SMITH: Credit gets you a TV, not more economic growth. "I’m not saying I think that’s right. Maybe credit really does drive growth. Maybe excess credit really does force a boom to turn into a bust. But no one has yet come up with a really compelling, testable explanation for how that happens. And no one — except maybe Dalio — has managed to use credit levels, credit-growth levels, acceleration of the ratio of credit-to-gross domestic product, or any such measure to predict when booms and busts will happen. So this thing that almost everyone believes about the economy is really just a conjecture. Our faith in it is probably based in part on shaky analogies and bad intuition. It might be true, but we shouldn’t regard it as obvious." Noah Smith in Bloomberg View.
JACOBS: HSAs to control costs. "Even after accounting for employer contributions to workers’ accounts, HSA-eligible plans feature much lower premiums than other forms of insurance. The average family HSA plan costs $960 less than the national average for employer plans, and $1,330 less than plans without consumer-driven features. These results are consistent with a 2012 study in the influential journal Health Affairs....The overall news on health spending remains mixed....However, the sustained popularity and effectiveness of health savings accounts since their introduction in 2004 could represent a critical piece of the puzzle in slowing health spending." Chris Jacobs in The Wall Street Journal.
TOOBIN: The disappearing 'undue burden' standard for abortion rights. "In other words, the members of the Fifth Circuit panel seem to believe that anything short of a nationwide ban on abortion does not amount to an undue burden on women’s rights. This is the argument that will soon be heading to the Supreme Court. Will the Court’s conservatives — who appear to have, with the addition of Anthony Kennedy, a one-vote majority on this issue — define the 'undue burden' test into meaninglessness? Or will they junk the test altogether and give states an even freer hand to restrict abortion rights? O’Connor has been gone from the Supreme Court for nearly a decade. The question, now, is whether her great achievement will soon be gone, too." Jeffrey Toobin in The New Yorker.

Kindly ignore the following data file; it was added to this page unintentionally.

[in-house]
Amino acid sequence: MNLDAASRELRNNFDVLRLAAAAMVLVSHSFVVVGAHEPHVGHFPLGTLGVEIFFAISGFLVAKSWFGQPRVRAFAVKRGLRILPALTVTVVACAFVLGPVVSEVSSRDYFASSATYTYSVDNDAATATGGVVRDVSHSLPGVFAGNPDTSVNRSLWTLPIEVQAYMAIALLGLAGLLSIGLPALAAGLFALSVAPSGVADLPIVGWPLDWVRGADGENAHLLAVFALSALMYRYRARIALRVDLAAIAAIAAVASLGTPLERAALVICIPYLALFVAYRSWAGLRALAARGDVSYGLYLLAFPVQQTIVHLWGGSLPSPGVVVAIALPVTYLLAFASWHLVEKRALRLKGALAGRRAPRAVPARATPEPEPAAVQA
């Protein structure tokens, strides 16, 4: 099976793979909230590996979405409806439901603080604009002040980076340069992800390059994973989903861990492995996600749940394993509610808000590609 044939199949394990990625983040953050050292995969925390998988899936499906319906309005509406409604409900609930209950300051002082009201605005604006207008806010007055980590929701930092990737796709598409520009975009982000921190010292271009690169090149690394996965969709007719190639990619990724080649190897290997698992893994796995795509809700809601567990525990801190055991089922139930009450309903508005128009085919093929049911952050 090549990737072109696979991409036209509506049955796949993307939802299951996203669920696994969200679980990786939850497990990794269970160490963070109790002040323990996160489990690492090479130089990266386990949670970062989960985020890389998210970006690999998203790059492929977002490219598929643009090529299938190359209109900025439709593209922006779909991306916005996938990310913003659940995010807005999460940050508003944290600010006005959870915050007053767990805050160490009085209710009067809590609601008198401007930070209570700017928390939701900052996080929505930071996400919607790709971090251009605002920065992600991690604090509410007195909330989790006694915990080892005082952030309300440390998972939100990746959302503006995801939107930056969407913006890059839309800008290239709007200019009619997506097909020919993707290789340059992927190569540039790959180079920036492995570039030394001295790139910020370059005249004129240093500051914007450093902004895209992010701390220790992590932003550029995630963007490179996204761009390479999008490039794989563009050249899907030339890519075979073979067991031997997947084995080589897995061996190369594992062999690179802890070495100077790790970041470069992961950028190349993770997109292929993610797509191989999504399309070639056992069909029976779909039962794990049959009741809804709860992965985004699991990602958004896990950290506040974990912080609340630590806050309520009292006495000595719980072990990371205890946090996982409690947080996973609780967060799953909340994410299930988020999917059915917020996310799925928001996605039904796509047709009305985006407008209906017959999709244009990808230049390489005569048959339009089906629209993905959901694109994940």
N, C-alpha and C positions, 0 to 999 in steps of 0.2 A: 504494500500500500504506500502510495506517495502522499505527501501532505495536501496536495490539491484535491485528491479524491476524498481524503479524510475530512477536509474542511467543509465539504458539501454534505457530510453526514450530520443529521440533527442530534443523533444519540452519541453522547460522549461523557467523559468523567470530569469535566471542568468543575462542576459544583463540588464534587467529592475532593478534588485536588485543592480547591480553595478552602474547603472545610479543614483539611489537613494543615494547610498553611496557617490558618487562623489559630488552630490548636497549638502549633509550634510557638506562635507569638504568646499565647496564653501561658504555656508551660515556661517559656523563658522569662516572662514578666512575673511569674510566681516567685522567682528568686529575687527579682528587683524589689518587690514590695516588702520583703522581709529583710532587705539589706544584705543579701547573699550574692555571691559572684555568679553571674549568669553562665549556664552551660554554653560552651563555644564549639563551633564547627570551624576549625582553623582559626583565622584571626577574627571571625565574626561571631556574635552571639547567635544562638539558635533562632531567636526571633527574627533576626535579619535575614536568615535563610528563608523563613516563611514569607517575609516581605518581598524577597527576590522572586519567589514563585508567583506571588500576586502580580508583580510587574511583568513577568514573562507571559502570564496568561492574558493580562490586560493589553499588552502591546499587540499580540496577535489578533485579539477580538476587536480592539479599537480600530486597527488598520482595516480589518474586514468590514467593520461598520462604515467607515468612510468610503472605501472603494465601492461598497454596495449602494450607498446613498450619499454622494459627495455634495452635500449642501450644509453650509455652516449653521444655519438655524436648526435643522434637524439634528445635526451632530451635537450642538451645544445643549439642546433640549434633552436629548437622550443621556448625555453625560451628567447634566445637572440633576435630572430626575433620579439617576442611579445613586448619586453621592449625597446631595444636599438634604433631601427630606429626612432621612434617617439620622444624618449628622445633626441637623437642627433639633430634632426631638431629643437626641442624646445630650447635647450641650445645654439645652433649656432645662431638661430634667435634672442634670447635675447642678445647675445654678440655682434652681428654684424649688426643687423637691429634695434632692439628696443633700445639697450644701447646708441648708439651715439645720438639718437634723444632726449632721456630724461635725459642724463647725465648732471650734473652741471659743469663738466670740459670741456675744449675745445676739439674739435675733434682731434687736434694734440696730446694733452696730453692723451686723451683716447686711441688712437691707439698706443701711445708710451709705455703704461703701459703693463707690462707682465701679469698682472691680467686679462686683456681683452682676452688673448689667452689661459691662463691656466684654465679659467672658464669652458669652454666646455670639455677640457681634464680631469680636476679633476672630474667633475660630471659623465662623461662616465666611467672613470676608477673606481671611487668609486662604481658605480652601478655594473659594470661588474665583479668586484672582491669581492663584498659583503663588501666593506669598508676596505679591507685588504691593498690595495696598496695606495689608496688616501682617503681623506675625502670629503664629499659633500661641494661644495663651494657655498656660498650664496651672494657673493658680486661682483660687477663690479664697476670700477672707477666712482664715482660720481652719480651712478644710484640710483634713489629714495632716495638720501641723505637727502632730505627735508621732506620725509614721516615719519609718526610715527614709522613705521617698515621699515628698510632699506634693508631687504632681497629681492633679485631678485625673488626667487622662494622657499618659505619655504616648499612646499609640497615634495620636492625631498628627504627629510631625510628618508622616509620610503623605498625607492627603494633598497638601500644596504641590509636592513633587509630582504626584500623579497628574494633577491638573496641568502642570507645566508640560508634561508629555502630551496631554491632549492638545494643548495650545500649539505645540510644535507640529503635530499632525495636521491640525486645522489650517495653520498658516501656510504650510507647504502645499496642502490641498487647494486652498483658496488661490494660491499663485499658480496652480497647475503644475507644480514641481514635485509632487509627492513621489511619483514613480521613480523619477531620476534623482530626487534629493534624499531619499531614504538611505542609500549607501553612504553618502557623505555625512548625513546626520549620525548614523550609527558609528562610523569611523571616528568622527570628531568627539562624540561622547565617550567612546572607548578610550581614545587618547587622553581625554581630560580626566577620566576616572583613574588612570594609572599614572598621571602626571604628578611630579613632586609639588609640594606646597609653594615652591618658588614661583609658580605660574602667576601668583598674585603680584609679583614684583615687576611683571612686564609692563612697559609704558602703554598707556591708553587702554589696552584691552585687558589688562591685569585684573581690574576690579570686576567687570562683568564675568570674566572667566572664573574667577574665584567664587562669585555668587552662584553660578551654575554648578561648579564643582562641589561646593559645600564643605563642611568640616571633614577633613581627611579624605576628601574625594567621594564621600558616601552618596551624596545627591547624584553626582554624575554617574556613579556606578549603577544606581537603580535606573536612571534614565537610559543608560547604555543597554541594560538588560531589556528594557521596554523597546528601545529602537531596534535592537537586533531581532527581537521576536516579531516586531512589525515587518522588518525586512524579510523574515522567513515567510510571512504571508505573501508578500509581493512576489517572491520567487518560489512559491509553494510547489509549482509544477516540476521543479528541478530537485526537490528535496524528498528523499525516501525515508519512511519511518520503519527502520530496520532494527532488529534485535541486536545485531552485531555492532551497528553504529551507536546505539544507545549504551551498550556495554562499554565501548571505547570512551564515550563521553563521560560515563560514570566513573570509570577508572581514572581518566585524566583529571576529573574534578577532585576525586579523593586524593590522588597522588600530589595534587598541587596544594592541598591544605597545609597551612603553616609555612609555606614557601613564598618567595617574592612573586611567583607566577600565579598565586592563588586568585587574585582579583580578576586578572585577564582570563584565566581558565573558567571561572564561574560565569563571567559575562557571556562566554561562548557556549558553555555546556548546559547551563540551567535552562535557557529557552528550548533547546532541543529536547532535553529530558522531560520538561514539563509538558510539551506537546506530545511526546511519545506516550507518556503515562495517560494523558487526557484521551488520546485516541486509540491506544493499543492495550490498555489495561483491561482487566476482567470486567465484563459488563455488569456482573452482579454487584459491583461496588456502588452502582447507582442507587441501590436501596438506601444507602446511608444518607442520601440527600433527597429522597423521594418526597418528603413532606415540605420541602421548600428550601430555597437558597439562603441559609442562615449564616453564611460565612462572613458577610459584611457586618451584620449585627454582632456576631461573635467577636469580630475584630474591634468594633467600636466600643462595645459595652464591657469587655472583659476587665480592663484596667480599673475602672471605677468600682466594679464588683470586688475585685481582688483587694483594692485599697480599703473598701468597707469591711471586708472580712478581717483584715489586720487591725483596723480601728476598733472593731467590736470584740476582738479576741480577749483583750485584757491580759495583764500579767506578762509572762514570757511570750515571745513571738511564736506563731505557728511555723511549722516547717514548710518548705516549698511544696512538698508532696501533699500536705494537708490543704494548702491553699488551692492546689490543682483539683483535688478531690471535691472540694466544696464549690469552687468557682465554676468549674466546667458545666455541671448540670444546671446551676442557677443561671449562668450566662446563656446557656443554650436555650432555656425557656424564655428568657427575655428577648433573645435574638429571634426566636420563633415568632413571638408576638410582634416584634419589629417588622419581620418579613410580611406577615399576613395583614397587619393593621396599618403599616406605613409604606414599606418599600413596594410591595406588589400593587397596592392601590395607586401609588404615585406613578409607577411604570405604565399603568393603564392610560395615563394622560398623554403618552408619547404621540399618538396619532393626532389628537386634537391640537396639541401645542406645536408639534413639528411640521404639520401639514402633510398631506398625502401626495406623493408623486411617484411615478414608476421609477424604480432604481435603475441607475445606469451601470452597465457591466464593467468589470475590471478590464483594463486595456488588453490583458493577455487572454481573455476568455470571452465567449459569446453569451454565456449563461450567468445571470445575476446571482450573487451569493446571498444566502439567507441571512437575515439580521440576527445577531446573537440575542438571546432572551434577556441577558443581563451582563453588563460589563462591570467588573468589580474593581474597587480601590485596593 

EDSALL: Does moving poor people help? "Twenty years ago, federal poverty experts, inspired by the forceful arguments in the landmark book 'The Truly Disadvantaged,' as well as by definitive research on the harmful effects of segregation, initiated a government experiment that moved 855 low-income predominantly African-American and Hispanic families out of public housing in poverty-stricken urban areas into less impoverished neighborhoods. The results of the project have provoked an intense debate." Thomas B. Edsall in The New York Times.
'Let It Go' interlude: Kristen Wiig and Ellen DeGeneres sing a rendition of the "Frozen" hit song.
2. The U.S. is about to use the military to help fight Ebola
Meet the new U.S. military force Obama is deploying. "The president compared the military operation to the Pentagon’s response following the catastrophic January 2010 earthquake in Haiti. That mission, known as Operation Unified Response, included 22,000 U.S. troops, including 7,000 based on land, and spanned more than five months, the Defense Department said. Williams will lead a force that will likely include everything from medical experts to truck drivers, as the military tackles the complicated logistics and engineering effort required for the mission. Trained as an artillery officer, he previously served as a deputy chief of staff for U.S. Army Europe....The effort could cost up to $750 million in the next six months." Dan Lamothe in The Washington Post.
Explainer: An overview of the ramped-up U.S. response to the Ebola crisis. Associated Press.
Will the effort succeed? Only one way to find out. "It''s the largest response to an international epidemic in U.S. history, Obama said....Will it be enough? 'There is no guarantee of success, but there would be a guarantee of failure if Obama hadn't announced this plan'" said Daniel Lucey, an adjunct professor of microbiology and immunology at Georgetown University Medical Center. 'This is urban Ebola,' said Lucey, a doctor who treated Ebola patients in Sierra Leone for three weeks in August. 'It's unprecedented, and it's uncontrolled.'" Gregory Korte in USA Today.
Explainer: This is what our troops face in Ebola-ravaged Liberia. Sarah Larimer in The Washington Post.
WHO says it needs even more money. The new magic number: $1B. "Dr. Nabarro said the funding the United Nations estimated was needed to tackle the crisis had jumped tenfold from $100 million a month ago. He justified the increase with the somber assessment that the outbreak would 'go on doubling in that sort of frequency if we don’t deal with it.' So far, he said, the appeal has raised about 30 percent of what is needed. Offers of assistance are coming in all the time, he said, but it will take 'something quite exceptional' to turn the situation around." Nick Cumming-Bruce in The New York Times.
Mark your calendars, public-health wonks: U.N. Security Council emergency meeting on Thursday. Edith M. Lederer in the Associated Press.